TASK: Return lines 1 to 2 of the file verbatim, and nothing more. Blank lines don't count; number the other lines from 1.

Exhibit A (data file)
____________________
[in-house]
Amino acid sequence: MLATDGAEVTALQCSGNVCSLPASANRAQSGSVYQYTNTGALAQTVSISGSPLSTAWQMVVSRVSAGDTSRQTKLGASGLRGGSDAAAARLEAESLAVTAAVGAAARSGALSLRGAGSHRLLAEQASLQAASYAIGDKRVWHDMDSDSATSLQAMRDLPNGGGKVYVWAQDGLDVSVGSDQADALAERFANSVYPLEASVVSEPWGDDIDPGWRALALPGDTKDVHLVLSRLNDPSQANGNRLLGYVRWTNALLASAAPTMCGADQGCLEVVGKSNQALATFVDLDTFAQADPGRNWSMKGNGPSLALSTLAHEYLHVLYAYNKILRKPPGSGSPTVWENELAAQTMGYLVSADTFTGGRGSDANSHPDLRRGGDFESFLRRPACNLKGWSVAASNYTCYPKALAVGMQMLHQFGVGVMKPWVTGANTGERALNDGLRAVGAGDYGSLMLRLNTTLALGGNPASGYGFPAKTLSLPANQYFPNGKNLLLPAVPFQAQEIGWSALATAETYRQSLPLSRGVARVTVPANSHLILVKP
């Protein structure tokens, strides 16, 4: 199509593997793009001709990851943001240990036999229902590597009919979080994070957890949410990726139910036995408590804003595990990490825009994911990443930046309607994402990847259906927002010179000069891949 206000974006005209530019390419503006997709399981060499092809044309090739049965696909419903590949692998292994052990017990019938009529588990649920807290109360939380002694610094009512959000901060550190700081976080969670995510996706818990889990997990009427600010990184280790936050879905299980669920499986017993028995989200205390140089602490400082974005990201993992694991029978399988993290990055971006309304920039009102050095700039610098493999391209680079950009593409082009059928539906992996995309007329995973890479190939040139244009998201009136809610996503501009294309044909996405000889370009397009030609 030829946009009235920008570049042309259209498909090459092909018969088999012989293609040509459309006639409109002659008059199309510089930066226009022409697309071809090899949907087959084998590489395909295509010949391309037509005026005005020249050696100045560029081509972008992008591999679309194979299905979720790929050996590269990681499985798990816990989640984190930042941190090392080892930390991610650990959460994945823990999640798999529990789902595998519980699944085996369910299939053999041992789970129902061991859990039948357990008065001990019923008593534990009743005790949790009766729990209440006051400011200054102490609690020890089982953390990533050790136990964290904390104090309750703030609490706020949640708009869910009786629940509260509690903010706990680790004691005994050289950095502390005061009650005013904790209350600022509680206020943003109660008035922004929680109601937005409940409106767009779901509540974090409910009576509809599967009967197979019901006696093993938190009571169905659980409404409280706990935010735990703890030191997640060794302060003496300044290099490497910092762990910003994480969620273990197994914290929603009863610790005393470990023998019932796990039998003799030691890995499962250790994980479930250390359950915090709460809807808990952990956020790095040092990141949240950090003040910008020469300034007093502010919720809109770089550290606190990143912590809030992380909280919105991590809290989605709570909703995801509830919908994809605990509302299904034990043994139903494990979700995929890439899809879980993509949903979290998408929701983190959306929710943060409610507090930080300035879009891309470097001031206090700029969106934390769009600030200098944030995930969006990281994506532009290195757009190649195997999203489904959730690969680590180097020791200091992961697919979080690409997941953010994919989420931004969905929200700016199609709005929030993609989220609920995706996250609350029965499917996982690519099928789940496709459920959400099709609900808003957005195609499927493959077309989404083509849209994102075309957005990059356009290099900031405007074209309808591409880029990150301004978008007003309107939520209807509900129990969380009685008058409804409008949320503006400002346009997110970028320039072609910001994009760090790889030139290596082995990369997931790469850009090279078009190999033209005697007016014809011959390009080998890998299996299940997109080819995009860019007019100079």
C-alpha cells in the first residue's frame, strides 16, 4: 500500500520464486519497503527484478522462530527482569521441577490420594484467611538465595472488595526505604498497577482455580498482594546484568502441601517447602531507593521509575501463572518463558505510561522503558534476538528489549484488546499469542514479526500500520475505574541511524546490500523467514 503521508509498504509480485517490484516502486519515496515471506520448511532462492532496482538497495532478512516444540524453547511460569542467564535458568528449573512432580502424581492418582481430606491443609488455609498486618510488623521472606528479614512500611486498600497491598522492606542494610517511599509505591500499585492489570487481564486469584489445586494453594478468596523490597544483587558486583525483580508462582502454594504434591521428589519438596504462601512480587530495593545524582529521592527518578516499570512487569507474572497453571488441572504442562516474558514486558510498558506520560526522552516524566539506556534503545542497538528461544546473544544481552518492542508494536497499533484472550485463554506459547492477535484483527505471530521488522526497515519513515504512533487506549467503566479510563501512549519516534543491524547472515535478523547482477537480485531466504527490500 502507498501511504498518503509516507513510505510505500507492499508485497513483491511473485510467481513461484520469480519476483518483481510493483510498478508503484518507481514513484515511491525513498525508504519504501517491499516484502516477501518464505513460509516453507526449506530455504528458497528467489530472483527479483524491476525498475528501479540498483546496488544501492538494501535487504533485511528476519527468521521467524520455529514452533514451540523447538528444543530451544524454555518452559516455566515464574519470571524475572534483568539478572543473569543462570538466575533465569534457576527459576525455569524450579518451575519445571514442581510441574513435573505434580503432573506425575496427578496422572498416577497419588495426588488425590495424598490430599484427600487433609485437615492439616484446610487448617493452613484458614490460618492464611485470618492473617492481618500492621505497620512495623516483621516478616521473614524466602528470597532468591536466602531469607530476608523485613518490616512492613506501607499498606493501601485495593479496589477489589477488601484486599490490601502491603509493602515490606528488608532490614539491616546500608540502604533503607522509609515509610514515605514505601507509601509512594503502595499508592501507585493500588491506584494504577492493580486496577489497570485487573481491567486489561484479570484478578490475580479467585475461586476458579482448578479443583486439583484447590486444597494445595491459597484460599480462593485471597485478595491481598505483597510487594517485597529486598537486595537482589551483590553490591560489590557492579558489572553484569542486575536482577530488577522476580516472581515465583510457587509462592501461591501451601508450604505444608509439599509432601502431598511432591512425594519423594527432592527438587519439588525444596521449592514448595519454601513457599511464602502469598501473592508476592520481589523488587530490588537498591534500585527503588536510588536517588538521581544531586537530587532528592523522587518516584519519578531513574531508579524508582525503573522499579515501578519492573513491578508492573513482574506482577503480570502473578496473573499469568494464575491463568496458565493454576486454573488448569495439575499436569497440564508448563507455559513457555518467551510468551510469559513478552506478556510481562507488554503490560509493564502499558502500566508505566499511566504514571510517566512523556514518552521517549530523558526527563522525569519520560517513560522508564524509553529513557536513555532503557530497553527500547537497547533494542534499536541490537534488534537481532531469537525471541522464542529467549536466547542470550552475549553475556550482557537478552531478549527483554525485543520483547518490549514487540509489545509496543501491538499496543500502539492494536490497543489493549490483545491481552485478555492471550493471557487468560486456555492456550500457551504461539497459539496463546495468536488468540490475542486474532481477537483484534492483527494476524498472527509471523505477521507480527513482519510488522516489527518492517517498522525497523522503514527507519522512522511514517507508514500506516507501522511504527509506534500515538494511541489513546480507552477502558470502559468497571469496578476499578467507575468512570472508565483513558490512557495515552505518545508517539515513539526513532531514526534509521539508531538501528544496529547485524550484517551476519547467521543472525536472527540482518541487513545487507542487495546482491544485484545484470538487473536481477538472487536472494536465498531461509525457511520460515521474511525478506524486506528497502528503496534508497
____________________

[in-house]
Amino acid sequence: MLATDGAEVTALQCSGNVCSLPASANRAQSGSVYQYTNTGALAQTVSISGSPLSTAWQMVVSRVSAGDTSRQTKLGASGLRGGSDAAAARLEAESLAVTAAVGAAARSGALSLRGAGSHRLLAEQASLQAASYAIGDKRVWHDMDSDSATSLQAMRDLPNGGGKVYVWAQDGLDVSVGSDQADALAERFANSVYPLEASVVSEPWGDDIDPGWRALALPGDTKDVHLVLSRLNDPSQANGNRLLGYVRWTNALLASAAPTMCGADQGCLEVVGKSNQALATFVDLDTFAQADPGRNWSMKGNGPSLALSTLAHEYLHVLYAYNKILRKPPGSGSPTVWENELAAQTMGYLVSADTFTGGRGSDANSHPDLRRGGDFESFLRRPACNLKGWSVAASNYTCYPKALAVGMQMLHQFGVGVMKPWVTGANTGERALNDGLRAVGAGDYGSLMLRLNTTLALGGNPASGYGFPAKTLSLPANQYFPNGKNLLLPAVPFQAQEIGWSALATAETYRQSLPLSRGVARVTVPANSHLILVKP